Schiffner: The protective installation for the ascending lift car against overspeed came about due to another requirement in Annex I of the Lift Directive, which required equipment to prevent free fall and uncontrolled upward movement. There was a lengthy discussion in WG1 whether this requirement should only apply to overspeed upwards and downwards or also to leaving the stop. At that time, a German accident analysis had revealed that about 1/3 of incidents with uncontrolled movements were attributable to malfunctions of the lift car at the stop with open doors.
Consequently, the German delegation had already urged action be taken to deal with this risk at the time, but this was rejected by the majority of the other countries. Only with the A3 amendment in 2009 was the protective installation against unintentional car movement adopted in the standard. However, in my view, they went a bit too far with the requirements, which are meant to cover both mechanical as well as electrical errors.
VDMA: Was standardisation always the focus of your professional activity?
Schiffner: No, not really. Initially, the standardisation work was just a side-line apart from my development work. But I was enthusiastic about the interesting and instructive cooperation with experts from other countries right from the start. After a few years, this became the main focus of my work.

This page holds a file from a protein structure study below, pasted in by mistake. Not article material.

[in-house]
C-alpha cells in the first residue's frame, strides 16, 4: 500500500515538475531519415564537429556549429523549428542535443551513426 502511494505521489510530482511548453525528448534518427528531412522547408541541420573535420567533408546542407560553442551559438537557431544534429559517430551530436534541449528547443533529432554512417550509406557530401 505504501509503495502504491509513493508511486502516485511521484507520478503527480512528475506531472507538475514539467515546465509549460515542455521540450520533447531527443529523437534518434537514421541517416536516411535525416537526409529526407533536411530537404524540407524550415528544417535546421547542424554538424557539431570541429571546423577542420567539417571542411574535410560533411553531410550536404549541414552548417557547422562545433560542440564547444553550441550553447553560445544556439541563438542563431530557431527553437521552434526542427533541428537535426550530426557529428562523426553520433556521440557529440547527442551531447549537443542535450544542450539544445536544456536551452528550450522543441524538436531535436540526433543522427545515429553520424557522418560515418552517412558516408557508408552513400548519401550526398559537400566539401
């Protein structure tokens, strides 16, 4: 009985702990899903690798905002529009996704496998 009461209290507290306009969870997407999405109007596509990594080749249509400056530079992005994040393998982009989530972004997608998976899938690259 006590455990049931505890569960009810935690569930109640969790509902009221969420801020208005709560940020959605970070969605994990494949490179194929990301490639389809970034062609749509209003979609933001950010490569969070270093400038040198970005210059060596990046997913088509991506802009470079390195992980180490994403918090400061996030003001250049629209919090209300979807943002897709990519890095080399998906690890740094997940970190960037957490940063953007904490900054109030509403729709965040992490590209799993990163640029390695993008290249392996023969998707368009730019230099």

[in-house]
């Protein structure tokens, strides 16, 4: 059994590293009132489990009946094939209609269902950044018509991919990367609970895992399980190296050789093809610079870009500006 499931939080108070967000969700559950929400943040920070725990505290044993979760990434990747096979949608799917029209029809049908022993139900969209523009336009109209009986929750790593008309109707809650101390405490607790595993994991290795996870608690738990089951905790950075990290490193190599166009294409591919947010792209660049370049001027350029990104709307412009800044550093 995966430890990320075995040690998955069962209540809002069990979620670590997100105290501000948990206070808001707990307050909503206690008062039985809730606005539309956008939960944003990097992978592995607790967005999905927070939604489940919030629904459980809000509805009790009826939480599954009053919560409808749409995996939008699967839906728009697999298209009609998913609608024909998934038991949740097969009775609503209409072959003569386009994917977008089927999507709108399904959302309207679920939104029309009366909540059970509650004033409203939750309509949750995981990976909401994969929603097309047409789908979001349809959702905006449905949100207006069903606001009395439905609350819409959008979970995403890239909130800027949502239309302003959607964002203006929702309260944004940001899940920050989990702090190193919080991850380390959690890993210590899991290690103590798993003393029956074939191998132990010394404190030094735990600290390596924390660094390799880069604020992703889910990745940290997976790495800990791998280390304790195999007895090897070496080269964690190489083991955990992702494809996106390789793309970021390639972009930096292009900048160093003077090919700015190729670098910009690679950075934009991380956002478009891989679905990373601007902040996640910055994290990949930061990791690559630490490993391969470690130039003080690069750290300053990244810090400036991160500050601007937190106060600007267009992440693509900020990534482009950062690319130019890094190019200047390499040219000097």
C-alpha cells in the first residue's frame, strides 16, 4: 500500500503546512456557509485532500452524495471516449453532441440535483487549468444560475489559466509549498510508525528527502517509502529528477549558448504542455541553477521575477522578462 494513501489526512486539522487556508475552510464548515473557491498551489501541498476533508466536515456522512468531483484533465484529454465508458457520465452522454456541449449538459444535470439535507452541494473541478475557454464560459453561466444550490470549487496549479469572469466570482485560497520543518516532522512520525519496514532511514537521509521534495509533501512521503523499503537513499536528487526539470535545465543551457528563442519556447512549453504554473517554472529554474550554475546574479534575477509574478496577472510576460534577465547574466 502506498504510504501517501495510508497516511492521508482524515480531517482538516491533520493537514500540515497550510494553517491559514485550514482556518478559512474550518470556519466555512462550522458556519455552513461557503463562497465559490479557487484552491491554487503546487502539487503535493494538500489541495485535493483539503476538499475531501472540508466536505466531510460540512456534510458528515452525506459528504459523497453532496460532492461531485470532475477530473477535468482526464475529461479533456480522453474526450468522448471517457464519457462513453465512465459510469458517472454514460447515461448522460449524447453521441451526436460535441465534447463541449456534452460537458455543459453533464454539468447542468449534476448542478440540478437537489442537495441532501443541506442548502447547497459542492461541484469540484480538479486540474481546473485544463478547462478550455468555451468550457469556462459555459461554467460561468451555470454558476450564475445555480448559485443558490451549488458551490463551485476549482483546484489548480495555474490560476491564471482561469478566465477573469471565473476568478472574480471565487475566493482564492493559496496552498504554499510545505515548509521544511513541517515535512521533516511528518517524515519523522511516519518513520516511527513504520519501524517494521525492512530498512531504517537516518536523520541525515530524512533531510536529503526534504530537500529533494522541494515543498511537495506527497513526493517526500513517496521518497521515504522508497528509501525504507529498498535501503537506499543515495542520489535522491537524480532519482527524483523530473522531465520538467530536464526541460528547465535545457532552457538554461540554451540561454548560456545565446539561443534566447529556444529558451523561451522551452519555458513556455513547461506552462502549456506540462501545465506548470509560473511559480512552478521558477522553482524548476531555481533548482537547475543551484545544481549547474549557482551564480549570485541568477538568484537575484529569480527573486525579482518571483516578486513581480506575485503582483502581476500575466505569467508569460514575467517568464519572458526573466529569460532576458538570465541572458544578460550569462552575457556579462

VDMA: I believe there isn’t any other expert in Europe, who has taken an active part in the committees for so long, is there? What committees are you working in now?
Schiffner: That’s right. Currently, I’m an active member in the most important working groups of ISO/TC 178 and CEN/TC 10 as well as the DIN Working Committee Lifts (national advisory committee); in three of these working groups I currently also hold the chair.
VDMA: One could call you currently the "leading standardisation expert" in lift standardisation in Germany. What do you think of being called this?
Schiffner: It’s an honour and it’s probably also true to an extent. After what is now 25 years of active participation in over 100 meetings of WG1 and in many other standardisation and manufacturer committees, I can look back on extensive experience in standardisation and association work. In addition, thanks to my many years of working to develop lift components and systems, I contribute well-founded technical knowledge for helping to configure the standards in the most user- and practice-friendly manner possible.
VDMA: Dr Schiffner, in the name of the entire VDMA Technical Association Lifts and Escalators - thank you very much for 25 years of representing German interests and those of the VDMA as well as for 20 years of membership in the Committee Lifts/Technology.
Ebru Gemici-Loukas, VDMA, conducted the interview
Dr Gerhard Schiffner studied mechanical engineering at the University of Stuttgart. He then worked as an academic assistant at the Institute for Mechanical Handling and Logistics, where he received a doctorate in 1986 in the field of wire ropes. From 1986 to 2004, he worked for ThyssenKrupp Aufzüge in research and development, international product coordination and technical regulations.
From mid-2004 to the end of 2007, Schiffner had his own consultancy for product safety, lift technology and lift regulations. From 2008, he was once again employed at thyssenkrupp Elevator and responsible for technical lift regulations and product safety. Schiffner is a member of various national, European and international standardisation committees.